Miles Nicholls - Data Manager

With a background as a business analyst in data warehousing and business intelligence Miles has been working with the Atlas since late 2009 as Data Manager.  Miles has  qualifications in science (although never used in anger and frighteningly out of date) and information systems and thinks it's great that the ALA combines the two.  Miles' work with the ALA involves discussing data sharing, open access licensing, data schemas and formats with the owners of data and transforming data using whatever tool will do the best job at the time.

The team from TERN Eco-Informatics

Martin Pullan - Project Manager

Martin has been working in IT for over 15 years and has been the IT Project Manager with TERN Eco-informatics for 18 months with responsibility for the AEKOS, SHaRED and S2S projects. Prior to this role he worked as an IT Project Manager in the South Australian government developing software applications that supported environmental monitoring and NRM activities.

Casper Yeow - Business Analyst

Casper has had over 13 years consulting in the Information Management industry, with experience in numerous business domains, primarily as a Business Analyst. He specialises in the areas of requirements gathering and analysis, business rules elicitation and process improvement.

Ben Till - Senior Software Developer

Ben is an enterprise software developer with 12 years experience. He has worked on projects all around Australia in domains including geospatial, emergency services, finance, real estate, correctional services and mobile applications. Ben has specialised skills in complex data processing.

Gilli Atkinson

Gilli is a Java Architect and software developer with over a decade of experience working in a range of government and private enterprise environments. He has worked on complex projects across Australia as a contract developer.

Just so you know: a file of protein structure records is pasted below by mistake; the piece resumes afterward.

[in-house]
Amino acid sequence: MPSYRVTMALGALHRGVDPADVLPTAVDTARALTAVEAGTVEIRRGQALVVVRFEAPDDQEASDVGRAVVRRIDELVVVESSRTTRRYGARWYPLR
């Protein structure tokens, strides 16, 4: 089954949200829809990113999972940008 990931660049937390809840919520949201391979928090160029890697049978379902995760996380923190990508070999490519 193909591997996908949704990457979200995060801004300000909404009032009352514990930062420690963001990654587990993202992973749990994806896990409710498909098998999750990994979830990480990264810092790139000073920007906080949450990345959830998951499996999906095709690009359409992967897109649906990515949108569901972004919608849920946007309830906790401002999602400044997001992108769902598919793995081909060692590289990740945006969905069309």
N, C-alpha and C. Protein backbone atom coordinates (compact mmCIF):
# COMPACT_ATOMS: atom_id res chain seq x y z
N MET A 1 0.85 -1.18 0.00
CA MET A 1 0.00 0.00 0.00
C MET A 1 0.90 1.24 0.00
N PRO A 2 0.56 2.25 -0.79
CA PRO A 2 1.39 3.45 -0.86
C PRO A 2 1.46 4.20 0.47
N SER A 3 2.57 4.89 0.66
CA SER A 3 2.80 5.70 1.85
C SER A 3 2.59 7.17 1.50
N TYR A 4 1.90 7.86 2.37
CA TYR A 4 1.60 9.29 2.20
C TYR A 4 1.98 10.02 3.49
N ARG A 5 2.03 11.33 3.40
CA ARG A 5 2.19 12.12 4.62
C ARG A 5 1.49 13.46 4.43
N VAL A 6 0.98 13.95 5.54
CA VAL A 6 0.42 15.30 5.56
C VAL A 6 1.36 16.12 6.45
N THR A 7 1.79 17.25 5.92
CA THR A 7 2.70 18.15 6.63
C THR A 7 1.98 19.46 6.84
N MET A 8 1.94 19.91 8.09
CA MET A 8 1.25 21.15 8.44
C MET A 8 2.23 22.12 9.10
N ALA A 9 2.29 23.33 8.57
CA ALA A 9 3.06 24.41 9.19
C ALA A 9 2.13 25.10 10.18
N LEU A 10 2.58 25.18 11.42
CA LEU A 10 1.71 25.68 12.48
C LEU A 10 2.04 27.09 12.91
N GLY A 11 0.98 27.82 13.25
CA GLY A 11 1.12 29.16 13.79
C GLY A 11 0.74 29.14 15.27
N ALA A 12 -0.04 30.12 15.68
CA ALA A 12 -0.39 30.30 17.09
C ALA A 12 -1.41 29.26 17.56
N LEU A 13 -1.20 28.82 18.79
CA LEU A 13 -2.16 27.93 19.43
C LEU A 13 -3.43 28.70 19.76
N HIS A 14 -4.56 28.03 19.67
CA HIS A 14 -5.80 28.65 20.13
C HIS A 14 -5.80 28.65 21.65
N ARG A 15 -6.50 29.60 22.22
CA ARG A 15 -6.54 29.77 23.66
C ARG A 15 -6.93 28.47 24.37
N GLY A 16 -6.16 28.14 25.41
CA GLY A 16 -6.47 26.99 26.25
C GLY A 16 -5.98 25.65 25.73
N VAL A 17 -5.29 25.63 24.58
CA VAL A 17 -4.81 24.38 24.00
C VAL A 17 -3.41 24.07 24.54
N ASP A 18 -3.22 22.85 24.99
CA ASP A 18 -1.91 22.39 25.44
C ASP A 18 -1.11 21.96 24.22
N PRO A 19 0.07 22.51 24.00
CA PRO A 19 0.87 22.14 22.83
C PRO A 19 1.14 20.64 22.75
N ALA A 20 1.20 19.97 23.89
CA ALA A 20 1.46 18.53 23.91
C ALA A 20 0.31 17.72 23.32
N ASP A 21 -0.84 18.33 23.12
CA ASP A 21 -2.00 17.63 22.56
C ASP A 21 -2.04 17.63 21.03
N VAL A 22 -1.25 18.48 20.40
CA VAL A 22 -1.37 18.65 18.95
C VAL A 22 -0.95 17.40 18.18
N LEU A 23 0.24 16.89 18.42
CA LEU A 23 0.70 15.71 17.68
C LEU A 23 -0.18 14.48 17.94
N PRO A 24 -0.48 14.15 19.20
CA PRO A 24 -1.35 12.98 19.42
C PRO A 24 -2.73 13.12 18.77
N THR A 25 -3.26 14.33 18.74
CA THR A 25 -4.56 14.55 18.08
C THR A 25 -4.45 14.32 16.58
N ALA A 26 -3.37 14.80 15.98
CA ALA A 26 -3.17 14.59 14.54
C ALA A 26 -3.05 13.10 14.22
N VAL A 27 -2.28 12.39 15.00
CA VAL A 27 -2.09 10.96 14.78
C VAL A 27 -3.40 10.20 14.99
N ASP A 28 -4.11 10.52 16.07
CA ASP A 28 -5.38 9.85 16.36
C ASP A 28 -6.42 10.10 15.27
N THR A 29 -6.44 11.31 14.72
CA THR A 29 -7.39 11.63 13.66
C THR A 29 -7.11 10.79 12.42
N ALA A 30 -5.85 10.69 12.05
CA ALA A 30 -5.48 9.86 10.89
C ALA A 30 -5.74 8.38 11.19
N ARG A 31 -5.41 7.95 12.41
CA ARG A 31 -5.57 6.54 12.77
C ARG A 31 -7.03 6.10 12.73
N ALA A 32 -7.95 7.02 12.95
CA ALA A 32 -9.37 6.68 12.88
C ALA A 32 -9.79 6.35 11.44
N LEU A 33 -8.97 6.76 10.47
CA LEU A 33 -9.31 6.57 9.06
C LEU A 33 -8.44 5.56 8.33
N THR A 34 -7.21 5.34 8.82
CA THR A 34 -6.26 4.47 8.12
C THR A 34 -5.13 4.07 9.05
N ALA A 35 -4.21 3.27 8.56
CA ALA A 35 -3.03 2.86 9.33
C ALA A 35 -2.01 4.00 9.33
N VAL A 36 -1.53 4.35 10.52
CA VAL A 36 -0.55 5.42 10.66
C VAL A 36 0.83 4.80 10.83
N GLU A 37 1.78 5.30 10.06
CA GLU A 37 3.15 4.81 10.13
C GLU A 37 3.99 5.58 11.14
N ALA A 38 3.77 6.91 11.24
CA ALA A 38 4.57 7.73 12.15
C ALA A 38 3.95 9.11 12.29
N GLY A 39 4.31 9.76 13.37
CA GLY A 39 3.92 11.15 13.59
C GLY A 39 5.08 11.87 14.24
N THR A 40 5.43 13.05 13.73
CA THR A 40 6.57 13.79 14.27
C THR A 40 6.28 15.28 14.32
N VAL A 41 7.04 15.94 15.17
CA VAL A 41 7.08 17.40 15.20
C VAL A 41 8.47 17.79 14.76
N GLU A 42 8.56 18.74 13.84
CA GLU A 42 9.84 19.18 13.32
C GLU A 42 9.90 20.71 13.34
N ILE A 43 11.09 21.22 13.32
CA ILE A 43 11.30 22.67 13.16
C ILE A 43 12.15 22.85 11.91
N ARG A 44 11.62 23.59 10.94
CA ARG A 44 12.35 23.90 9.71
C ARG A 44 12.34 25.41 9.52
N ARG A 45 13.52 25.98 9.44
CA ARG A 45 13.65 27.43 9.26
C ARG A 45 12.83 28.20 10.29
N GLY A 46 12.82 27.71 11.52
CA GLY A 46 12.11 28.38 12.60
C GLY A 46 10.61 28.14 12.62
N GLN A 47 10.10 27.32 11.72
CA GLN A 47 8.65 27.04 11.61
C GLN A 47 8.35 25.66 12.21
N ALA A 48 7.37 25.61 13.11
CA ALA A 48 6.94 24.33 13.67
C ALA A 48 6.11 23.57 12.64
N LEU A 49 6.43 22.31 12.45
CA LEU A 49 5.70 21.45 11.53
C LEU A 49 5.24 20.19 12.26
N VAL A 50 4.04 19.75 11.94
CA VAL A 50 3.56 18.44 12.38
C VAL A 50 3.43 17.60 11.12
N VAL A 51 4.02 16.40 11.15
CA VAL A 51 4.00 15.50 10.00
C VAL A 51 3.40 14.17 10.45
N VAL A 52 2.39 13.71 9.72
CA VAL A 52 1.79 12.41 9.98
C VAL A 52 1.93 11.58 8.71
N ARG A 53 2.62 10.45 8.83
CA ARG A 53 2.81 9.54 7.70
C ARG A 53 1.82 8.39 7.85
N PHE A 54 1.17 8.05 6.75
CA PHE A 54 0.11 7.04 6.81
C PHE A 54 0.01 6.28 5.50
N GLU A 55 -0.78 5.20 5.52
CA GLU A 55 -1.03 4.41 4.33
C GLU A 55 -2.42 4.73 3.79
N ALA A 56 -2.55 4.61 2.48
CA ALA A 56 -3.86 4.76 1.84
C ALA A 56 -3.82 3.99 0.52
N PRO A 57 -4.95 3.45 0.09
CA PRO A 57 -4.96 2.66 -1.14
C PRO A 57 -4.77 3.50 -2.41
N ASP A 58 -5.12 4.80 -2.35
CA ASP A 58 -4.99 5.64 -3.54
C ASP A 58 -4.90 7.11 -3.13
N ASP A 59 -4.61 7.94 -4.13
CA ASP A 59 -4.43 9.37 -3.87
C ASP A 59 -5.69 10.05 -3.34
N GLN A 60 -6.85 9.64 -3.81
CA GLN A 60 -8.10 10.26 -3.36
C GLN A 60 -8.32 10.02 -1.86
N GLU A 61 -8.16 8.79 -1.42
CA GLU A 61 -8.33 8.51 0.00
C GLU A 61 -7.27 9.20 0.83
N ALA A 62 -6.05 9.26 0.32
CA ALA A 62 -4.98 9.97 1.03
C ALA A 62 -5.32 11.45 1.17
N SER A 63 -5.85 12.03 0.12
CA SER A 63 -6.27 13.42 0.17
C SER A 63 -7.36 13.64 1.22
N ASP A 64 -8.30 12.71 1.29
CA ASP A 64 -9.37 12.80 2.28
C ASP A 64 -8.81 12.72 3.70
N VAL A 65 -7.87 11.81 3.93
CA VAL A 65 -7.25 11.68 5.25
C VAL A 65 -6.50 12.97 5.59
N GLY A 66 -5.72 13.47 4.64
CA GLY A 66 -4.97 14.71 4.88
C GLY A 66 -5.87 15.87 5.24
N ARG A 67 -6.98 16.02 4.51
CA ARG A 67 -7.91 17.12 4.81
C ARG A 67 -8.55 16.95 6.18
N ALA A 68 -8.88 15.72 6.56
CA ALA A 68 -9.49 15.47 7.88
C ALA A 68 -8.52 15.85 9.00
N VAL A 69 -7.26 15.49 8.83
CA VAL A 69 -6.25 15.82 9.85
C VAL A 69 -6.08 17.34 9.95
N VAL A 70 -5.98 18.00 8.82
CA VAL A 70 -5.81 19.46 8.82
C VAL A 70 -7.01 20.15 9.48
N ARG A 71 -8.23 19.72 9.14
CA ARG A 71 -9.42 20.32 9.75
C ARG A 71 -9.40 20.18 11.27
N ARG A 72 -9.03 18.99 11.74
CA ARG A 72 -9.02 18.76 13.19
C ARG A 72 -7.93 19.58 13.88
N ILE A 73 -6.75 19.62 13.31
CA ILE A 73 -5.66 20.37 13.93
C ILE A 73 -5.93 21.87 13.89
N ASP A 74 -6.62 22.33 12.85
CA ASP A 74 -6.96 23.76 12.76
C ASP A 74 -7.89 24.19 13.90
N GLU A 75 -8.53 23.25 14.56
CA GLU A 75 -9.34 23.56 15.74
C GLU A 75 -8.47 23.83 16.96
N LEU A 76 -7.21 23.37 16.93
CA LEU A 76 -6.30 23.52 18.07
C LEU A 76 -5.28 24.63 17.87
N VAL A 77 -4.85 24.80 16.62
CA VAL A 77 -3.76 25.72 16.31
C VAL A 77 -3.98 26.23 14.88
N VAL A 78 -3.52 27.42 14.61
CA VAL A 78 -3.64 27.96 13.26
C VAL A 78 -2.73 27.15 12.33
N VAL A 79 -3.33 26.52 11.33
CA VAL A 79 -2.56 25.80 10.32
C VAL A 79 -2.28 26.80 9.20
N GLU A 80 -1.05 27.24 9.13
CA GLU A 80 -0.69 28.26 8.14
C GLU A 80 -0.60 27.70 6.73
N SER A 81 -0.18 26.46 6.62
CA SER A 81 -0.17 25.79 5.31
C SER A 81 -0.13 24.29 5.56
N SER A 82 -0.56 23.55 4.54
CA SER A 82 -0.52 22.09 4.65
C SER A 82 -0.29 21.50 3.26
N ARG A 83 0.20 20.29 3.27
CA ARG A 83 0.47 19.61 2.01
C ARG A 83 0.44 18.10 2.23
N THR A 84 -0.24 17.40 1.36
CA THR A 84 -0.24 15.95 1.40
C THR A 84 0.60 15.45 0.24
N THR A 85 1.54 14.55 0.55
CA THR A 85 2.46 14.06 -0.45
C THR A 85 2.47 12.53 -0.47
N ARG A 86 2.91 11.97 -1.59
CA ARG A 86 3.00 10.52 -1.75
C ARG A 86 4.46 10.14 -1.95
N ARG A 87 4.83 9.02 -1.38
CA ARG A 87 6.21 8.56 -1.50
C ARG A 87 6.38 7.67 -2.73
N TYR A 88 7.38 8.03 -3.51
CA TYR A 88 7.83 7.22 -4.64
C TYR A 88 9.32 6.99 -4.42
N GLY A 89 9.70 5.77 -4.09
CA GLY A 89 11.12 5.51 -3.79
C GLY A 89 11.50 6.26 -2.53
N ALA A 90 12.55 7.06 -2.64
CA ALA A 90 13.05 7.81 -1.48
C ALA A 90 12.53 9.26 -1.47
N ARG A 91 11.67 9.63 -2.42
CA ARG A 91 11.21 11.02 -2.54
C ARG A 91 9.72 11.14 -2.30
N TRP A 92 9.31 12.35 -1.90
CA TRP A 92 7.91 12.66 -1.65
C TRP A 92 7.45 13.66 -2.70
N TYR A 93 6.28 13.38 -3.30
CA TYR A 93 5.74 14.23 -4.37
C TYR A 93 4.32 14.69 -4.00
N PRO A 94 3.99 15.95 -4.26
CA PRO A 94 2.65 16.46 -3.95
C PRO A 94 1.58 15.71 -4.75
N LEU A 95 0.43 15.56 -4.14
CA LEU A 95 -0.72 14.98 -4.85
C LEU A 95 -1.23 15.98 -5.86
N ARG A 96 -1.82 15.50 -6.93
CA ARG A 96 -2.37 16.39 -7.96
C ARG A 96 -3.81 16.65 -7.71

A major component in ecological research is the discovery, visualisation and interpretation of the relationships between complex biological systems and their distribution in space and environment.

This project will explore the potential for visualising and analysing ecological and related data  from multiple plots and/or locations provided by the TREND SA project and spatial data from the ALA  - leading to the ability to make comparisons between these data.

“This one-year project unifies and combines spatial, multi-spectral remote sensing, ecological and genomics data in a single tool to meet the interdisciplinary data needs of scientists studying and managing Australian terrestrial ecosystems. Soils-to-Satellites will enable data users to analyse and display different types of research data more effectively,” says Craig Walker, Director of the Eco-informatics Facility of the Terrestrial Ecosystem Research Network (TERN) at The University of Adelaide.

For the first time, the project combines exemplar vegetation and genomics data produced by the TREND component of TERN’s Multi-Scale Plot Network (MSPN) facility with  the rich spatial and biodiversity information from the Atlas of Living Australia (ALA).  These TREND data will be supported by and provided from the TERN Eco-informatics ÆKOS data repository.

The Soils to Satellites tool will re-use and extend the existing infrastructure and functionality provided by the ALA’s open infrastructure and TERN Eco-informatics AEKOS platform.

Peter Doherty, Programme Manager of the Atlas of Living Australia, says “Thanks to support from ANDS and DIISRTE, this project is a great example of adding value to Australia’s investment in e-research assets.  We are pleased to be collaborating with the leading national research capabilities of the National Collaborative Research Infrastructure Strategy (NCRIS) for terrestrial ecosystems to build the Soils-to-Satellites tool.  Both teams are looking forward to combining our collective data infrastructure expertise and make ecosystem science even more productive and effective.”

This project is supported by the Australian National Data Service and the Atlas of Living Australia. Both capabilities are supported by the Australian Government through the National Collaborative Research Infrastructure Strategy Program and the Education Investment Fund (EIF) Super Science Initiative.